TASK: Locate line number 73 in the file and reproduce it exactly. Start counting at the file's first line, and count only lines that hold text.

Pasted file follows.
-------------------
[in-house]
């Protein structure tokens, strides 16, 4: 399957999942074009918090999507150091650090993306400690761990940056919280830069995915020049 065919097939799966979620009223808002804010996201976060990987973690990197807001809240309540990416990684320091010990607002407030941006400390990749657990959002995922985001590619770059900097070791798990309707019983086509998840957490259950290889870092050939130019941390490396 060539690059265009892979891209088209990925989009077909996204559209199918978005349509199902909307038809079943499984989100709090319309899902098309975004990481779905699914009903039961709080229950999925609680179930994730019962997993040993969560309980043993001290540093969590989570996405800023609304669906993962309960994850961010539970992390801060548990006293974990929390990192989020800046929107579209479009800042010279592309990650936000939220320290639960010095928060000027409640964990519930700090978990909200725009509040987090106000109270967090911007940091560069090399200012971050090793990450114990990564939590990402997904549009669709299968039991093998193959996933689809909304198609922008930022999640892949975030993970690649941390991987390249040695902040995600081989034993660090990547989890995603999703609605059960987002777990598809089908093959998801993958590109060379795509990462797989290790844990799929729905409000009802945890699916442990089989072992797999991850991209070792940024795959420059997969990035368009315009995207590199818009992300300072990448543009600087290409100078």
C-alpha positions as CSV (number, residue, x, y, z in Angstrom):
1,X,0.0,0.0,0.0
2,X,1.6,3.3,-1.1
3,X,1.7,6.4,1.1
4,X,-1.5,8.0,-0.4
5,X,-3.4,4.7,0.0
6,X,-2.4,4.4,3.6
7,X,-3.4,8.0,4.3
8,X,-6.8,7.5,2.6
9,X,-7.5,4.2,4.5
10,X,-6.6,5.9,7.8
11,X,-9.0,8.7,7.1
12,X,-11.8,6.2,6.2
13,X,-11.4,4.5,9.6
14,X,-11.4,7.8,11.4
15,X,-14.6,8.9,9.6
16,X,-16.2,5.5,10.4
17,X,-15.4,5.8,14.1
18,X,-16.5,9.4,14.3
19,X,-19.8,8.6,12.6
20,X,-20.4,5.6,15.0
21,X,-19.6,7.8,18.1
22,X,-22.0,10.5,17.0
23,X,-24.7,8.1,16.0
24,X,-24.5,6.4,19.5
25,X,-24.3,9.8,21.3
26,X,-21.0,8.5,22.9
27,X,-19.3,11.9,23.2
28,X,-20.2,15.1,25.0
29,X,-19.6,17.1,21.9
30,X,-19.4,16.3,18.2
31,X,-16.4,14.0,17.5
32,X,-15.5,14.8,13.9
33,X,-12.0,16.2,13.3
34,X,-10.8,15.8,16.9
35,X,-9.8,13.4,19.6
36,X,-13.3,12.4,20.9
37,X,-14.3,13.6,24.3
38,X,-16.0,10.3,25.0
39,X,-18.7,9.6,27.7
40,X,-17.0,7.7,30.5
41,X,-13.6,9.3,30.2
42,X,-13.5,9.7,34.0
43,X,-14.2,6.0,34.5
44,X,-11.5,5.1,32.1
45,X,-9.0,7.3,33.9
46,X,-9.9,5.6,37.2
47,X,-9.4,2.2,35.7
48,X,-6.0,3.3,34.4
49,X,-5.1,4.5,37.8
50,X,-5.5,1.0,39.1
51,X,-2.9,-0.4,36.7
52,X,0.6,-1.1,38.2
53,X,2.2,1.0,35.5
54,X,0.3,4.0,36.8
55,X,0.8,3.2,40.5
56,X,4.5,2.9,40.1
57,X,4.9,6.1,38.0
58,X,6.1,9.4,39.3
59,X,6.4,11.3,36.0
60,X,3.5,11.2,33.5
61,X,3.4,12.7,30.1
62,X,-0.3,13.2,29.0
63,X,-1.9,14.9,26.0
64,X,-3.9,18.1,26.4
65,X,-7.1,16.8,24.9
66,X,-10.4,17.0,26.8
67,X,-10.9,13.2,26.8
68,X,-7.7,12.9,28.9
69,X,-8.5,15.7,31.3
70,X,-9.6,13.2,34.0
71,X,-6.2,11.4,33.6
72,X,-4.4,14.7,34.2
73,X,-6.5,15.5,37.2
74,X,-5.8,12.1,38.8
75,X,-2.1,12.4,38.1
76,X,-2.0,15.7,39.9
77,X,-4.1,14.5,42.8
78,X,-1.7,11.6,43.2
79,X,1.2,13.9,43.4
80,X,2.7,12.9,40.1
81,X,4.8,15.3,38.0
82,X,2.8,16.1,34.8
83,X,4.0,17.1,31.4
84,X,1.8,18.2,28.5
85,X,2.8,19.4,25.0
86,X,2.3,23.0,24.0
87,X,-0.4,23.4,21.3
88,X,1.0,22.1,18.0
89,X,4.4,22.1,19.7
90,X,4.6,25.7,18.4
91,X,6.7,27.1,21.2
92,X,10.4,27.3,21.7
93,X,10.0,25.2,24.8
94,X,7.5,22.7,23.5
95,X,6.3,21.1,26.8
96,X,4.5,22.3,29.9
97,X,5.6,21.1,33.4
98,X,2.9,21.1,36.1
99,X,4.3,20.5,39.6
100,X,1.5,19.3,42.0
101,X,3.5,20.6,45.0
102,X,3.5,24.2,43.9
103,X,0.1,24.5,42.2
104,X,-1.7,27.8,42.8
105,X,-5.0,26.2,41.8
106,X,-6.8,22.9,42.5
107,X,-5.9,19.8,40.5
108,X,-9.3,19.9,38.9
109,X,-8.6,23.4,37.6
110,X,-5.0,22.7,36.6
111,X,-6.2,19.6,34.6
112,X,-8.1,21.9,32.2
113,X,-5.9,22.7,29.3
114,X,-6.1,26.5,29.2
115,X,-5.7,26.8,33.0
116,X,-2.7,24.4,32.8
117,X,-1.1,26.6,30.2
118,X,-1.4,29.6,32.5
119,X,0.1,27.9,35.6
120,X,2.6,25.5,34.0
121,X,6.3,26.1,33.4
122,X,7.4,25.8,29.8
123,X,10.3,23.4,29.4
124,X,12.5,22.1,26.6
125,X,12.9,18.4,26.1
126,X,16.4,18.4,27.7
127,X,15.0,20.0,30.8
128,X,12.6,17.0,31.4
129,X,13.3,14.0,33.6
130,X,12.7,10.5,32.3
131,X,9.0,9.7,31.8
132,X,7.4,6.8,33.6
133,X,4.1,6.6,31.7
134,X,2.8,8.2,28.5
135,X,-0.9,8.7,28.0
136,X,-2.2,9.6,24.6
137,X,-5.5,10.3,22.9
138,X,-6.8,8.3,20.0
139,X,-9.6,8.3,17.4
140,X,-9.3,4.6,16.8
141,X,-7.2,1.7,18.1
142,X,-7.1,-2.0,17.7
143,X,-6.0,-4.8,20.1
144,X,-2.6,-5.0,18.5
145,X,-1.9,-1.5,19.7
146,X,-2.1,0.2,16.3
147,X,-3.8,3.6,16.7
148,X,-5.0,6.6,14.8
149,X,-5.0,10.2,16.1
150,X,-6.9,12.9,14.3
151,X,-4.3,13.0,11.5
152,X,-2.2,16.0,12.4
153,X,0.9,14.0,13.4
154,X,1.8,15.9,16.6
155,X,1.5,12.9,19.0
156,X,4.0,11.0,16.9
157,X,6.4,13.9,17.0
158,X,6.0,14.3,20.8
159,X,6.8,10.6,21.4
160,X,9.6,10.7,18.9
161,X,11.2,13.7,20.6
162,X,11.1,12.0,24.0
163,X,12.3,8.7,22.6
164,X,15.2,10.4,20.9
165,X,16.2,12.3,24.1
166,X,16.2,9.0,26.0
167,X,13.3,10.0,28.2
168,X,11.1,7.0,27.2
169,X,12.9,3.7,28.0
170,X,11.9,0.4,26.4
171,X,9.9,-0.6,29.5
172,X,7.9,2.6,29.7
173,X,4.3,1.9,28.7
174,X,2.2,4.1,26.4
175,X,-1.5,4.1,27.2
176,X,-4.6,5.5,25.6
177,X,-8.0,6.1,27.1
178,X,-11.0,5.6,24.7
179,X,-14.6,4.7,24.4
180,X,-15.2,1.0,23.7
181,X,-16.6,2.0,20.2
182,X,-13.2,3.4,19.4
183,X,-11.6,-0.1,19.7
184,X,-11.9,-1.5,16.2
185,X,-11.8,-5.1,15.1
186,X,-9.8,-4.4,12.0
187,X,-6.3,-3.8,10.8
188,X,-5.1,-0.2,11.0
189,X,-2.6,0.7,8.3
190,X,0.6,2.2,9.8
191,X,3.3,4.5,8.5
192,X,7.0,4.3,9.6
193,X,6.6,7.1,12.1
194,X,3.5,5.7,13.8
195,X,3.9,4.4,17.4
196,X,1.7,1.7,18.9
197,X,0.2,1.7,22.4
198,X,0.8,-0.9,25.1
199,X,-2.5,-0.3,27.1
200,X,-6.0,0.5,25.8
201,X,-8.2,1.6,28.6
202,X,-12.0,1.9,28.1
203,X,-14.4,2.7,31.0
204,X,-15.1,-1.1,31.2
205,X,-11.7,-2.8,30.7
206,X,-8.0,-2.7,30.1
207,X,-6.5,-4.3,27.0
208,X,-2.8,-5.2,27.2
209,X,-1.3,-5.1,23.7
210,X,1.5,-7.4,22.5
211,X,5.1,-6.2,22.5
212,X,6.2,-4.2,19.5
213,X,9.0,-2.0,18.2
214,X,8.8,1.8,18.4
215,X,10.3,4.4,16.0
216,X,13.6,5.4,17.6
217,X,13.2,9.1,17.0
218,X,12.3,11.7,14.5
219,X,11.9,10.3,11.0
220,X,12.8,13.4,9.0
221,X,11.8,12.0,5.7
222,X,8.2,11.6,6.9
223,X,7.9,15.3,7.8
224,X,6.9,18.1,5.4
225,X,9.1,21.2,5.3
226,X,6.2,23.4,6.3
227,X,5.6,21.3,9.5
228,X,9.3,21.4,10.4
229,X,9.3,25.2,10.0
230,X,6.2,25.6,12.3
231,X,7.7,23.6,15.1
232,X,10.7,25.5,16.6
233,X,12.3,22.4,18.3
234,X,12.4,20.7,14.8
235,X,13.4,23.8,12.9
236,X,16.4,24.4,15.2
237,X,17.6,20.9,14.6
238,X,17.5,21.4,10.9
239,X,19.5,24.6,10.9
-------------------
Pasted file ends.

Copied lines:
70,X,-9.6,13.2,34.0